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Abstract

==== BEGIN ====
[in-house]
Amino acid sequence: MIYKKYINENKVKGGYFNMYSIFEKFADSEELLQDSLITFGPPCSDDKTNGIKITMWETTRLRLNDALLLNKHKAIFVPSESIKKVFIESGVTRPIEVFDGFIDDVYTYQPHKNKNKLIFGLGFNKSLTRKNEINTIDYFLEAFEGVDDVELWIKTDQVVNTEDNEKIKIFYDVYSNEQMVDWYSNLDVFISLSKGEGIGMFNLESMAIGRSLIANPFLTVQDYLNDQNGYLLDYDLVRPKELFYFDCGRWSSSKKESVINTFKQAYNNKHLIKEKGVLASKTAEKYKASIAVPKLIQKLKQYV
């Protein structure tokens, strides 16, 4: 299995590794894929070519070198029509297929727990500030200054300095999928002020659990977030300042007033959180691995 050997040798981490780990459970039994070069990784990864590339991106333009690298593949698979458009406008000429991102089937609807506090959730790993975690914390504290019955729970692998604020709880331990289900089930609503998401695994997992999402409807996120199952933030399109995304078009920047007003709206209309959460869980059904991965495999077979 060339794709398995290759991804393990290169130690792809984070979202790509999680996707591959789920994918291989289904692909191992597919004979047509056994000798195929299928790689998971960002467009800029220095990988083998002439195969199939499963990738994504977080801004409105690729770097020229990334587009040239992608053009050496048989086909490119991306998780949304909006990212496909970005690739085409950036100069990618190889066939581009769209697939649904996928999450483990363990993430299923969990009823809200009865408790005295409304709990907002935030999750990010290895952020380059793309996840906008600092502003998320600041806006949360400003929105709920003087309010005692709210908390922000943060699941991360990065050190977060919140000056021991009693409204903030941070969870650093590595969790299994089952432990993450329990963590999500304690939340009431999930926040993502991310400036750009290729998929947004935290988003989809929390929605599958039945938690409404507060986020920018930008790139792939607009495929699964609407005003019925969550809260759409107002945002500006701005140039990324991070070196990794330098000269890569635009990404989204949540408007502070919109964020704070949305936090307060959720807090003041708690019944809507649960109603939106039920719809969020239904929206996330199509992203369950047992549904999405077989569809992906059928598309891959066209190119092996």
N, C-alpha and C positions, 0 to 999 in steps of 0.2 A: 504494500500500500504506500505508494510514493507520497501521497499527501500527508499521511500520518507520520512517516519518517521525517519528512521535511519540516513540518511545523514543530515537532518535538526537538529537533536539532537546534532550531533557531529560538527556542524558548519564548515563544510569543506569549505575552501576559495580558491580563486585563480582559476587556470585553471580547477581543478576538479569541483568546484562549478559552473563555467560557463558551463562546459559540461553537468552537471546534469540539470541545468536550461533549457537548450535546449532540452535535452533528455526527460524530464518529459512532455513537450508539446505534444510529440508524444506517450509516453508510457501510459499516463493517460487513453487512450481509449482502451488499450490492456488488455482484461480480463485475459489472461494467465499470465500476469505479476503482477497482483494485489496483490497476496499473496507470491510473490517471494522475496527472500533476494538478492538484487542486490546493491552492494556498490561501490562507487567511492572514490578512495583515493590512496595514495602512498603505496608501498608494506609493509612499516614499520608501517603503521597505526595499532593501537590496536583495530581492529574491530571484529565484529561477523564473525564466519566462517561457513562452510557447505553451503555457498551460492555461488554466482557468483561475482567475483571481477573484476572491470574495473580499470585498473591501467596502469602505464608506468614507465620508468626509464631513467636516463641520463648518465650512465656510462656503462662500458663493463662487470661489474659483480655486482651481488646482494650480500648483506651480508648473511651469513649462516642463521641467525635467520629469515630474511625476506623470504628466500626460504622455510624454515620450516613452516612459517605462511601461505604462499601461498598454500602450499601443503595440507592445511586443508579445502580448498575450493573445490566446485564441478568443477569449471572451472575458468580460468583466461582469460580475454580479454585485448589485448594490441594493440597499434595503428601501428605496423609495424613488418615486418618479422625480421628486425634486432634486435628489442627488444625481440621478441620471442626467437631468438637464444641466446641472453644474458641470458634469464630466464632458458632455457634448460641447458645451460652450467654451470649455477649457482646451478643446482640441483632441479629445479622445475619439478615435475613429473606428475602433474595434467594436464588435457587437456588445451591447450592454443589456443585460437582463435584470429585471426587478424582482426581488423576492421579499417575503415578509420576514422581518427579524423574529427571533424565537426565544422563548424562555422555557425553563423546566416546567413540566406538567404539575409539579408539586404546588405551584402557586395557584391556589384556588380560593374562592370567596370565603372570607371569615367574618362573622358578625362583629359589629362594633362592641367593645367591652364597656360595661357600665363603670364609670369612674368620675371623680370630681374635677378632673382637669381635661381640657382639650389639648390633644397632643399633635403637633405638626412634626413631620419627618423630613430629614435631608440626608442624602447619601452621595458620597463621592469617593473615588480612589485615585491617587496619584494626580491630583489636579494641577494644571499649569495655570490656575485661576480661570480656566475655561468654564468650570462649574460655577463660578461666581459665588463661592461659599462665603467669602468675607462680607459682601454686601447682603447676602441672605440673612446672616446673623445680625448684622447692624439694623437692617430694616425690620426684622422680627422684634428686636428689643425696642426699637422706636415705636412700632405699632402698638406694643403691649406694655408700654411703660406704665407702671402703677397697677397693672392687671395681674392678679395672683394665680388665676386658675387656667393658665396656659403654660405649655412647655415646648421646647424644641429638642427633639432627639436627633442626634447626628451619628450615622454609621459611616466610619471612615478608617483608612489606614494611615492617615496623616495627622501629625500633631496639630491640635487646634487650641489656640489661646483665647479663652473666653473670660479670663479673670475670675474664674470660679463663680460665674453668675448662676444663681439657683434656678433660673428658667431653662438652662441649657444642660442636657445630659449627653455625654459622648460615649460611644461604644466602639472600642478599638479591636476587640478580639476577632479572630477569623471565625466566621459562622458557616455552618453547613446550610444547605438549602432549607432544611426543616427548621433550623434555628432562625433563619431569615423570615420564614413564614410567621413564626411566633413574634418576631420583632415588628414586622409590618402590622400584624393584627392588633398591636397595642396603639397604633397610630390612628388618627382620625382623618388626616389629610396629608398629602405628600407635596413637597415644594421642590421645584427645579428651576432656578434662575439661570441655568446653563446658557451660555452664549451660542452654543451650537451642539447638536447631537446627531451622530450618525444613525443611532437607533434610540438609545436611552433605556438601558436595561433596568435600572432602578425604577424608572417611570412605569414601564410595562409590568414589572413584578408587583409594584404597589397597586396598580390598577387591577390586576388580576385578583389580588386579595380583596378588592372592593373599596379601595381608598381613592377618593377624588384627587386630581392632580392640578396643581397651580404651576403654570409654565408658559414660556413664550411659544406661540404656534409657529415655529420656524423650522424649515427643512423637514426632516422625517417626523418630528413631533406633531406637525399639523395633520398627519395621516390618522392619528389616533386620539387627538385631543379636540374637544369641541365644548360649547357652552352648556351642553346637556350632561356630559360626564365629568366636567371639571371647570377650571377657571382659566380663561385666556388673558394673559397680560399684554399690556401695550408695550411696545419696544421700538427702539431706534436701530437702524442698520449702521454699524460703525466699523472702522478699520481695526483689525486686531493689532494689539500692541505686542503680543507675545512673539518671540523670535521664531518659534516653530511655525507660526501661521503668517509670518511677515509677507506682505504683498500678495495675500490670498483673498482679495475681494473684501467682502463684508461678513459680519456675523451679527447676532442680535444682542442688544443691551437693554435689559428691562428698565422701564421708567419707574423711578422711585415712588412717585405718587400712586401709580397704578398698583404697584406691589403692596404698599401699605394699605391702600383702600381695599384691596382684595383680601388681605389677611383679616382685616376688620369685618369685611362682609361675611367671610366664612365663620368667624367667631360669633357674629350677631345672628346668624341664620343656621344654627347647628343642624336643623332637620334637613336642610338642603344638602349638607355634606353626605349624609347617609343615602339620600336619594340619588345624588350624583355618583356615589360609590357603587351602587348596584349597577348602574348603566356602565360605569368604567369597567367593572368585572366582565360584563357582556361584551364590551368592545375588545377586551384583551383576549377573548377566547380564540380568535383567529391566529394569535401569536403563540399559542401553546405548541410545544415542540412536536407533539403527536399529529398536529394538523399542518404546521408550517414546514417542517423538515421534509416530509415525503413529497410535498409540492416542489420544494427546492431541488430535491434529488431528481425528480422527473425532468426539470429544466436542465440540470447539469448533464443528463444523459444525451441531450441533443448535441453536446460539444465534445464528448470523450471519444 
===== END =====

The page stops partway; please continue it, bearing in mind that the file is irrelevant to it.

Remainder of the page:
In Brazil, high inflation rates and public policies for local information technology (IT) development encouraged the early adoption of IT, including electronic data interchange (EDI), especially in the banking industry. Starting in the early 1970s, Brazil developed capabilities both in the production and use of information technologies. Mexico and Brazil are the only Latin American countries with substantial IT hardware production. Since inflation control became the highest priority in economic policy in the 1990s, the Brazilian economy has grown at a relatively slow pace compared to historical growth rates. Brazil ranks third in the Americas in GDP value. However, in per capita terms, it falls behind the top five wealthiest countries in Latin America. Education levels increased substantially in the last decade. Primary education is almost universal (95.7%). 78.5% of the population in the secondary education age group is enrolled, compared to less than 60% in 1992. In 2000, investments in telecommunications as a percentage of the GDP were the highest in Latin America. In the last four years, fixed line teledensity doubled while cellular subscribers quintupled. In per capita terms, Brazil is now at the Latin American average, both in fixed lines and cellular phones. In 2000, teledensity was about 23 fixed lines per 100 people, 15% of whom were connected to the Internet. The development of the Internet in Brazil was somewhat similar to the NSF Net program in the United States. The National Research Network (RNP) began to operate a national backbone in 1991. In 1996, the backbone became available for commercial purposes. The government is active in promoting e-commerce diffusion, especially through the e-government initiative. This initiative includes on-line purchasing, government information, tax collection, and other applications. However, government programs lack coordination and resources. The use of the Internet as a business tool is most advanced in information- related sectors such as finance, communications, information services, and other services that can easily be digitized. The banking sector leads e-commerce diffusion, followed by government and retailing. Consumers in countries such as Brazil are increasingly demanding products from Web sites located in their own countries. To succeed in the Brazilian e-commerce market, multinational Internet companies need to invest in local content and distribution networks. Although the diffusion of the Internet presents many opportunities for social development, notably in the fields of education, health, and information, the future growth of e-commerce in Brazil may be limited by social and economic factors such as income level, income distribution, and education.

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